During spring 2020, a temporary gap the size of Rhode Island appeared in the sea ice to the north of Canada’s northernmost island. Troublingly, this rift is located in the so-called “Last Ice Area”—a frozen expanse that’s expected to host the last remnants of Arctic sea ice as our world gets continually warmer.
For a period of two weeks in May 2020, a giant hole in the sea ice known as a polynya appeared in a region where these sorts of gaps are not supposed to form. Polynyas are natural gaps that form in places normally covered in ice, but this particular rift was spotted in a region north of Canada’s Ellesmere Island—a place thought to be immune to this sort of occurrence.
At its peak, the polynya measured 60 miles (100 kilometers) long and 19 miles (30 kilometers) wide. It formed in a location to the north of Ellesmere Island and Greenland that’s “predicted to be the last region to lose its multi-year ice,” according to the new paper, published in Geophysical Research Letters. The Last Ice Area hosts the thickest and oldest ice in the Arctic, which can reach over 16 feet (5 meters) thick in some places. It stands in stark contrast to the rest of the Arctic, where old, thick sea ice has been all but obliterated by warmer temperatures. That a polynya could form here came as a complete surprise to the researchers, led by Arctic researcher Kent Moore from the University of Toronto-Mississauga.
“Polynyas are common in the Arctic,” Moore explained in an email. “However most of them form along the coast and are known. This polynya formed in a region where the ice is quite thick and old and where there have been no previous sightings,” he said, adding that it’s “also unique in that it formed over the open ocean.”
Moore and his colleagues used remote sensing equipment to spot the transient polynya, including true-color satellite images from MODIS, radar satellite imagery from RADARSAT-1, and high-resolution satellite imagery from Sentinel-1. The gap was open from May 14 to May 28, 2020.
A host of animals, like polar bears, walruses, and seals, are reliant on year-long ice. The absence of these perpetual frozen refuges could wipe out entire species. Recognizing the importance of the Last Ice Area, the government of Canada recently established the Tuvaijuittuq—meaning the “place where ice never melts” in Inuktut—as a Marine Protected Area to assist with conservation efforts.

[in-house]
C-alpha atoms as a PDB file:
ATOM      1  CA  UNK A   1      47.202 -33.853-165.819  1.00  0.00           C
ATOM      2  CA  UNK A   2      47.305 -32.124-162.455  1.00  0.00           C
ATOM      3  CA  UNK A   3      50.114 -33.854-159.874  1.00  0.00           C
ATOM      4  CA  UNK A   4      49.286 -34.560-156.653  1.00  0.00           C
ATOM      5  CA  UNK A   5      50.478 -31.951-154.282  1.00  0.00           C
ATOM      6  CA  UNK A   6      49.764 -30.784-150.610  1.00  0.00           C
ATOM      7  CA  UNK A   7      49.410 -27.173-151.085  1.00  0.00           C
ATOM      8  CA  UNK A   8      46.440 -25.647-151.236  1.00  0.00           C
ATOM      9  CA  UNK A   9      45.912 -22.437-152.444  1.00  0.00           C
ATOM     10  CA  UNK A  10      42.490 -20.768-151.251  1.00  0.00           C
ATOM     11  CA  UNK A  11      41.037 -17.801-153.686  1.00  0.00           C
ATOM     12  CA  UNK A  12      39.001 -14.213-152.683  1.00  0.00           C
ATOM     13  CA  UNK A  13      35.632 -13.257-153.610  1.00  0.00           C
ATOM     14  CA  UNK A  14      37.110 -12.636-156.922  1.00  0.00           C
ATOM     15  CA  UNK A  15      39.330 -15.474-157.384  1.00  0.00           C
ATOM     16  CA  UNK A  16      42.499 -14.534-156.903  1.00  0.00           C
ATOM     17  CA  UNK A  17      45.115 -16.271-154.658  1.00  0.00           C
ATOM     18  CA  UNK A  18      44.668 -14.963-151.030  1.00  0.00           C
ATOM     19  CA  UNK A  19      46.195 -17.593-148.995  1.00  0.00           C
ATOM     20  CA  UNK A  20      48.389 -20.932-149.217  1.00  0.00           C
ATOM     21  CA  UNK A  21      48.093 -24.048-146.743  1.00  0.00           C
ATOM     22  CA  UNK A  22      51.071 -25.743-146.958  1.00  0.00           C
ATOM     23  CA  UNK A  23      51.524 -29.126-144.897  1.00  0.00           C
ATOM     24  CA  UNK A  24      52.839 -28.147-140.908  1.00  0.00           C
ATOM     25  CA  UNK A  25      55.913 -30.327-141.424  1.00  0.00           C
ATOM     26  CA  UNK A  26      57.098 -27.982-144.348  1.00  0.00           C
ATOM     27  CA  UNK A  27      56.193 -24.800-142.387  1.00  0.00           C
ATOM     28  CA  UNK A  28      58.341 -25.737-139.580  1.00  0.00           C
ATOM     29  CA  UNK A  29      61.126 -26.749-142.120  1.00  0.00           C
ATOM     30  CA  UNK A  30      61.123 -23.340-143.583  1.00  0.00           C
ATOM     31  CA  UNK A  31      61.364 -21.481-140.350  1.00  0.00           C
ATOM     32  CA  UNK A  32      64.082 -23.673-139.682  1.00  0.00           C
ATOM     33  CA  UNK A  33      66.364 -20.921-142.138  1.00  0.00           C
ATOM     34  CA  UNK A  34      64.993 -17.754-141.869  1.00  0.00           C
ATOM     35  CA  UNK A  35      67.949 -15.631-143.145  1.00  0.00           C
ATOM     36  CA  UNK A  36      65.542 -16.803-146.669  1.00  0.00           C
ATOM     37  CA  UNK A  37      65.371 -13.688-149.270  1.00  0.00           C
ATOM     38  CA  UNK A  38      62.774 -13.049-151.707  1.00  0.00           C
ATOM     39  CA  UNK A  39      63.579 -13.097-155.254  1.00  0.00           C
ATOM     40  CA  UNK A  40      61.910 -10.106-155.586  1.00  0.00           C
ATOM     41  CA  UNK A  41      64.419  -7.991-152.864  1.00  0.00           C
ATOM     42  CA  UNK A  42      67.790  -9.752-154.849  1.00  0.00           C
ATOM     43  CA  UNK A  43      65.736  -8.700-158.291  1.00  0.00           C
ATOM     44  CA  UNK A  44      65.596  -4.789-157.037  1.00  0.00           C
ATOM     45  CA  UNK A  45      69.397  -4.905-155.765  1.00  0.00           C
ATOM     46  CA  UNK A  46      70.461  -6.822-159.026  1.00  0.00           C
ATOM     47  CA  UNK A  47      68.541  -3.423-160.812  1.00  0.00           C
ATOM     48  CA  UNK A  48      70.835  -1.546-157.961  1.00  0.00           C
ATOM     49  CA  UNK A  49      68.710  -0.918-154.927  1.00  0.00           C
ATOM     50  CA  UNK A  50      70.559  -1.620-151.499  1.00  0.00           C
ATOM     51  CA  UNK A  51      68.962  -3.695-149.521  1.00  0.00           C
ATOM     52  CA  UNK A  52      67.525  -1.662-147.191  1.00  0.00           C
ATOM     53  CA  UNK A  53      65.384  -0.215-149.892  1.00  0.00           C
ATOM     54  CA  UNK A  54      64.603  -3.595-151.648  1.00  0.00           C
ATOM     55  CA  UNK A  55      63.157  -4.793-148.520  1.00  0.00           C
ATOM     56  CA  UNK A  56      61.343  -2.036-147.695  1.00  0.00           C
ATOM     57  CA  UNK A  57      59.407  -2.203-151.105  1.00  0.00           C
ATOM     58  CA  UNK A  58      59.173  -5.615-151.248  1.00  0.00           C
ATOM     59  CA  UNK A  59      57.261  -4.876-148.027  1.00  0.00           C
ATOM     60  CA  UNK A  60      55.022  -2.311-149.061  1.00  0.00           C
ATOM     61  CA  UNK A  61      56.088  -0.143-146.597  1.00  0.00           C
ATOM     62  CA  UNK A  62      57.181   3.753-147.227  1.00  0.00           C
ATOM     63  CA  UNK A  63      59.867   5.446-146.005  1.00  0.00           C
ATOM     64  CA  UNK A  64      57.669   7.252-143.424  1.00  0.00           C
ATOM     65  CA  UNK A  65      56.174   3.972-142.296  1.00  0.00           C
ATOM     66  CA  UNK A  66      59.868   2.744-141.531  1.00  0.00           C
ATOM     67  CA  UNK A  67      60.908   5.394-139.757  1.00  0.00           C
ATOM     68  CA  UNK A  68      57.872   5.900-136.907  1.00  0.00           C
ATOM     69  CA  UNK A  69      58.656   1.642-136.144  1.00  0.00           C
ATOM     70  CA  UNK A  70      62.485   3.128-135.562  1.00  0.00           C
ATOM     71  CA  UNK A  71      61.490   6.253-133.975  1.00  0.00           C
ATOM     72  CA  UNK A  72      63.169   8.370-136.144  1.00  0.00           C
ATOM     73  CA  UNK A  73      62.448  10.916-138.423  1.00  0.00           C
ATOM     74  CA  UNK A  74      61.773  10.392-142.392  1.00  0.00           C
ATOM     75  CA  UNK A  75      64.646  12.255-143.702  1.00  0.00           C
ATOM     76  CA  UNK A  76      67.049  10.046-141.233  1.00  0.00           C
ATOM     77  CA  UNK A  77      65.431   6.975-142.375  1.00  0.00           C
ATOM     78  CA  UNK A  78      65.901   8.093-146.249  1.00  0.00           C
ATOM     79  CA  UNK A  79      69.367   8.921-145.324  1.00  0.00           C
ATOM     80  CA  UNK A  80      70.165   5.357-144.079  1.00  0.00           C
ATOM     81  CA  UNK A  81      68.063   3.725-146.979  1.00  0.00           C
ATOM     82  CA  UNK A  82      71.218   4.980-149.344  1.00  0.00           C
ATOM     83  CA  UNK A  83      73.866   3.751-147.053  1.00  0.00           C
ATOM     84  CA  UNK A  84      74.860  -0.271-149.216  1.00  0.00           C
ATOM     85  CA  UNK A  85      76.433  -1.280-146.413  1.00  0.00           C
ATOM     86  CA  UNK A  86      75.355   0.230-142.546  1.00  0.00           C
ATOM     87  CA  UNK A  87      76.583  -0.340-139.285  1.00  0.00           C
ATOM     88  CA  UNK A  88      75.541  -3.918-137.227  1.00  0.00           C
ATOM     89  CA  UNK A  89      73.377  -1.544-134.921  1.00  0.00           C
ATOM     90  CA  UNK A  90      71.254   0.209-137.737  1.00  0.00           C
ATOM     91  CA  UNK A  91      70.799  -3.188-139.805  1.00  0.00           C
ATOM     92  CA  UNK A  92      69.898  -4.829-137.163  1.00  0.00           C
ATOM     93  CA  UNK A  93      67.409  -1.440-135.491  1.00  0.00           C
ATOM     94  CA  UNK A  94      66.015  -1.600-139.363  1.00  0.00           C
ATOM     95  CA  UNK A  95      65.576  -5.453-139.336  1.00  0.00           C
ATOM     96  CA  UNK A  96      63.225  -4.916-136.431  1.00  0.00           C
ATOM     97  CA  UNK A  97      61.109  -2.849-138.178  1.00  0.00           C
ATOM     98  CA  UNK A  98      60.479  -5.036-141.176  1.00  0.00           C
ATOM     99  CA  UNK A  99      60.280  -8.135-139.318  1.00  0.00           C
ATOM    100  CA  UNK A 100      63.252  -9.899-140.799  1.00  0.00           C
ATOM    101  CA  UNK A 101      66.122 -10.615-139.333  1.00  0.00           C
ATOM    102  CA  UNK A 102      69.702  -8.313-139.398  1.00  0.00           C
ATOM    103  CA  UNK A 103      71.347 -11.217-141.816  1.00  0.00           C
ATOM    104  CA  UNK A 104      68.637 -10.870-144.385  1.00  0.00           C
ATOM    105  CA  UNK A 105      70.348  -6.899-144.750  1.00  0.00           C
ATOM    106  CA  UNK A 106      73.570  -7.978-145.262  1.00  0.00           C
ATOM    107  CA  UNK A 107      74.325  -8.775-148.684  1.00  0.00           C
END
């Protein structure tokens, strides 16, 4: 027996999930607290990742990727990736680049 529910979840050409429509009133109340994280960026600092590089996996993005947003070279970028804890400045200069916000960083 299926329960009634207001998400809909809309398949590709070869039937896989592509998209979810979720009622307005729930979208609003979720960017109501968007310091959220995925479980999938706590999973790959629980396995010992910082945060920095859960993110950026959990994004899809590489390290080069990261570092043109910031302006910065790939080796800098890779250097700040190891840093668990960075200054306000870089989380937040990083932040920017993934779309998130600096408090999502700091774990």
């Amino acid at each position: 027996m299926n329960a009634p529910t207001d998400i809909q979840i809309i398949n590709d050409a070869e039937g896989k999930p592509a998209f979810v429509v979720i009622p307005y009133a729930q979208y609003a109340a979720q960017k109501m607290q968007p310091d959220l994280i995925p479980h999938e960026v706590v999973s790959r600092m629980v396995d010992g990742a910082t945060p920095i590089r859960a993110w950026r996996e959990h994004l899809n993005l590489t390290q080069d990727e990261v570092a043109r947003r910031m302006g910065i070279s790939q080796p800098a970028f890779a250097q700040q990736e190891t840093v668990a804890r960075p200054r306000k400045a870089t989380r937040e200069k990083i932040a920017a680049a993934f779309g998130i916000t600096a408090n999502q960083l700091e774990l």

It needs to be said that polynyas aren’t completely terrible, and can even have ecological benefits. These occasional gaps in the ice allow for photosynthesis, which increases food production in the water. The rifts attract all sorts of wildlife, including seabirds, polar bears, and seals. These boosts to the ecosystem are good, but the concern is that we’ll start to get too much of a good thing, as the lack of sea ice could prove existentially detrimental to many ice-dependent species, and also result in the demise of an entire ecosystem.
As the new paper points out, the polynya formed during an episode of extreme winds. A high-pressure weather system, with winds moving in a counterclockwise direction, moved through the area pushing the ice aside, creating the gap. Moore said the polynya formed as a result of winds that accelerated the ice on the western side of the polynya but not on the east,” and as a result of this divergent motion “the polynya opened up.”
Diving into the archives, the scientists discovered that similar conditions were present in the region in 1998 and again in 2004. Polynyas formed as a result, but these historic holes went unnoticed.
In an American Geophysical Union press release, David Babb, a sea ice scientist from the University of Manitoba who wasn’t involved in the new study, said the process that formed the polynya is fairly routine, but it’s not common to see it occur in a region where the ice is so thick, and in an area so far from the coast where winds tend to be weaker. Ultimately, Babb said this is not a great sign.
“The formation of a polynya in the area is really interesting,” he told the AGU. “It’s sort of like a crack in the shield of this solid ice cover that typically exists in that area. So that this is happening is also really, really highlighting how the Arctic is changing.”
The fear is that this will become a recurring thing. Regular polynyas at the Last Ice Area could kickstart a feedback loop, in which the presence of thinner ice will make it increasingly easier for polynyas to form, and for them to get larger over time. This, combined with increasingly warmer temperatures, means the lost ice may never return. It’s another worrying sign that dramatic, and possibly irrevocable, changes are happening in the high Arctic as a result of human-caused climate change.
“This work and others suggests that the ice in this region is more dynamic and the ice in the region may not be as resilient as previously thought,” said Moore.